'Cum Rags for Congress': Satanists Protest Texas Abortion Law with Semen Socks

In response to Texas' absurd fetus funeral rule, an activist from the Satanic Temple is encouraging people to send items coated in semen (or semen-like substances) to Governor Greg Abbott.

|
Dec 2 2016, 9:05pm

Photo by Victor Deschamps via Stocksy

Earlier this week, Texas officials finalized a set of rules requiring funeral services for fetuses in what many see as a transparent and particularly callous ploy to restrict abortion access in the state. In response, Satanic Temple spokesperson Jex Blackmore has announced plans to engage in a crass counter-attack.

Having mailed a ejaculate-covered sock to Texas Governor Greg Abbott, along with a handwritten note that says, "These r babies. Plz bury," Blackmore is publicly encouraging others to send Governor Abbott semen-encrusted materials of their own (or, for those wary of sending bodily fluids through the mail, items coated in non-seminal-but-semen-esque substances).

Watch now: Devil's Advocates: The Satanic Temple's Fight to Protect Your Abortion Rights

According to Blackmore, this campaign, which is evocatively titled "Cumrags for Congress," is meant to expose the absurdity of forcing people to treat fetal tissue as human remains. (Lucien Greaves, another spokesperson for the organization, tells Broadly that the campaign isn't officially endorsed or encouraged by the Satanic Temple.) "The concept of the state mandating a non-medical ritual as part of the abortion procedure is offensive and crude, essentially demanding that all citizens adopt the moral, philosophical opinion that fetal tissue is comparable to a living human," she tells Broadly. "Fetal tissue has the 'potential' to become a human, but is not a human yet, does not have consciousness, and cannot exist without the mother host." She points out that semen and ova have the potential to become human life, yet "we do not mourn every ejaculation."

When asked to elaborate on the symbolic significance of the action, Blackmore responds, "It's crass, humiliating, disgusting, a waste of resources, and absurd, just like this regulation."

Blackmore acknowledges that the mailing of cum rags resides in a legal grey area. "My understanding is that so long as the bodily fluid is not sent with the intent to injure or kill, and is sent is a very small amount in a 'leak proof container,' in a box clearly marked as containing fluid, then it's okay," she says. "At least, that's what the woman at the USPS office said when I contacted them." She's not a lawyer, she adds, so anyone sending semen through the US Postal Service will be doing so at their own risk; for those unwilling to do so, Blackmore suggests utilizing "food coloring, gooey lotions, and shampoos," which retain the verisimilitude of semen without the accompanying legal uncertainties.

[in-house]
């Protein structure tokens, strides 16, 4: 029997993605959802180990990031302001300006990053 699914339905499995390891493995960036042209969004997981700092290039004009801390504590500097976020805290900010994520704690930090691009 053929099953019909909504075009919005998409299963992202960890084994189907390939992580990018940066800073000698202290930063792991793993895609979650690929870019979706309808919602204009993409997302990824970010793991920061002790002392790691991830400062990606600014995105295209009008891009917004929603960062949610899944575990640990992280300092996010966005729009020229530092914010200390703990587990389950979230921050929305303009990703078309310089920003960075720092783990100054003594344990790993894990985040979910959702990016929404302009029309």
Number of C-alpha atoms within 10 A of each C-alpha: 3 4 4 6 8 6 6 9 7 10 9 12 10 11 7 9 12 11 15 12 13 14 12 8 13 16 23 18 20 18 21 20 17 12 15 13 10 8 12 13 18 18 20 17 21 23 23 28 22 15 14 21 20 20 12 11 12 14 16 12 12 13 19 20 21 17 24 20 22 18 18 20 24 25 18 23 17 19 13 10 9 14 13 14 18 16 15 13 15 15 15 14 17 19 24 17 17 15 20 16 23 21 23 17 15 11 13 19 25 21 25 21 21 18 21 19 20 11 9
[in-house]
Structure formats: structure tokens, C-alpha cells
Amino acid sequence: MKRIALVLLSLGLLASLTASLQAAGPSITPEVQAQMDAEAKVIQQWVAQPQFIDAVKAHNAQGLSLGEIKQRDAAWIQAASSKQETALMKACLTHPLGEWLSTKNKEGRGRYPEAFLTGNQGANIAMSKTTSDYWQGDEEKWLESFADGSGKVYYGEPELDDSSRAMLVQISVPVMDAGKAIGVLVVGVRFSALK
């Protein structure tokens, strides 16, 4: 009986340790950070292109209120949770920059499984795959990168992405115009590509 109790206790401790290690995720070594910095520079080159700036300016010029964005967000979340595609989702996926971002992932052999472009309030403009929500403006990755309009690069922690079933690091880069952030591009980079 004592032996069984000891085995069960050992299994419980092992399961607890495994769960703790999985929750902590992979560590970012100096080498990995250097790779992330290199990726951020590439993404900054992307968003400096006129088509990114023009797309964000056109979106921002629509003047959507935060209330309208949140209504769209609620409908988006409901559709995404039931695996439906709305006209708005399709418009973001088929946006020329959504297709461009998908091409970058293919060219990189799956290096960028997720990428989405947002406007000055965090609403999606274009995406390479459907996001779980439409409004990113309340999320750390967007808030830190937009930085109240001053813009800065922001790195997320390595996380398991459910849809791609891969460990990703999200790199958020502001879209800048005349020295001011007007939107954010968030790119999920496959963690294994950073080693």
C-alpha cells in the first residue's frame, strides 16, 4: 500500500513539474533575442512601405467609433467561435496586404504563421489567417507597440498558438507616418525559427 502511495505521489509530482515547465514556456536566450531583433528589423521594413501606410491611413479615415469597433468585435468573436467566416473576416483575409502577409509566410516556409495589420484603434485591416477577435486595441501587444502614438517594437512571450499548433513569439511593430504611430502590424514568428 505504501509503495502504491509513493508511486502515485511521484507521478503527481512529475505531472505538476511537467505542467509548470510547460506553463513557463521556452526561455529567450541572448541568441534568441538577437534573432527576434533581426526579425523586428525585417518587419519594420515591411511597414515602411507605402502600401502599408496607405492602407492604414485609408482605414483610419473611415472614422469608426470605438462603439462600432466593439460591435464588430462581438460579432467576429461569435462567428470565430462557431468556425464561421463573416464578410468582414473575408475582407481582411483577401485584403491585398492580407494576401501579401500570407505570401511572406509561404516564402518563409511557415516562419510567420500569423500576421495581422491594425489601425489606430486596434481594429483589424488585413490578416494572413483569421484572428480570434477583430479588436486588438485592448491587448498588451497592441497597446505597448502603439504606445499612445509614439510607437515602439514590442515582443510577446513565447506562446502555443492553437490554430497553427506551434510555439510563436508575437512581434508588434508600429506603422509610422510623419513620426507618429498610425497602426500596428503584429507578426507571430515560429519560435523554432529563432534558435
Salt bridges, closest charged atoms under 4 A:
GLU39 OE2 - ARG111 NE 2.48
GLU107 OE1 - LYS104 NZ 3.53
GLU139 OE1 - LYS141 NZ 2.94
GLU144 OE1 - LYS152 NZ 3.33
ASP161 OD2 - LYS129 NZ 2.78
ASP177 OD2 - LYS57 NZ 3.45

It's crass, humiliating, disgusting, a waste of resources, and absurd, just like this regulation.

Texas' fetal burial rules are part of a new wave of anti-abortion legislation targeting the disposal of fetal tissue. According to the conservative legislators who support such laws, they're meant to protect public health—but multiple major medical organizations, including the Texas Association of Obstetricians and Gynecologists, disagree. "This regulation has no basis in public health, and it's just a pretext for putting an additional burden on women who choose abortion or who suffer miscarriage," David Brown, a senior staff attorney for the Center for Reproductive Rights, told Broadly earlier this week.

Requiring abortion providers to arrange for fetus funerals puts them in a deeply confusing and frustrating position. Several reproductive rights organizations I've spoken to since the rule was first proposed have told me that no one is really sure how they'd even be implemented: Will providers have to enter into relations with funeral homes? How will they shoulder the additional expense of burial and cremation services (which could cost around $2000, according to an estimate from director of the Funeral Consumers Alliance of Texas)? How does one even bury or cremate an embryo that's only a few inches in length? Despite the ambiguities in the rules, providers who cannot comply with it may have to shut their doors, and those that are able to remain open fear that the additional costs will be passed onto their patients, making safe and legal abortion a financial impossibility for low-income women.

Over the past few years, the Satanic Temple has actively fought abortion restrictions throughout the country. The organization, which bills itself as an atheistic religion, is known for combating erosions in the divide between church and state through a combination of performance art, parody, and direct legal action. To them, anti-abortion laws are an extension of an explicitly—and unconstitutionally—Christian agenda, one that violates their own religious beliefs as Satanists.

"Texas health officials are baldly imposing the view that the fetal tissue is elevated to personhood—a religious opinion that conflicts with our own," said Satanic Temple founder Lucien Greaves in a statement. The rest of the Temple is opposing the rule in its own way, offering Texas-based members the opportunity to claim a religious exemption from complying with the law. "If Texas is going to treat the disposal of fetal tissue differently from the disposal of any other biological material... they need to present a compelling state interest for doing so. Of course, there is no such state interest, and its perfectly clear the demand for fetal tissue burial is a punitive measure imposed by sadistic theocrats," he added.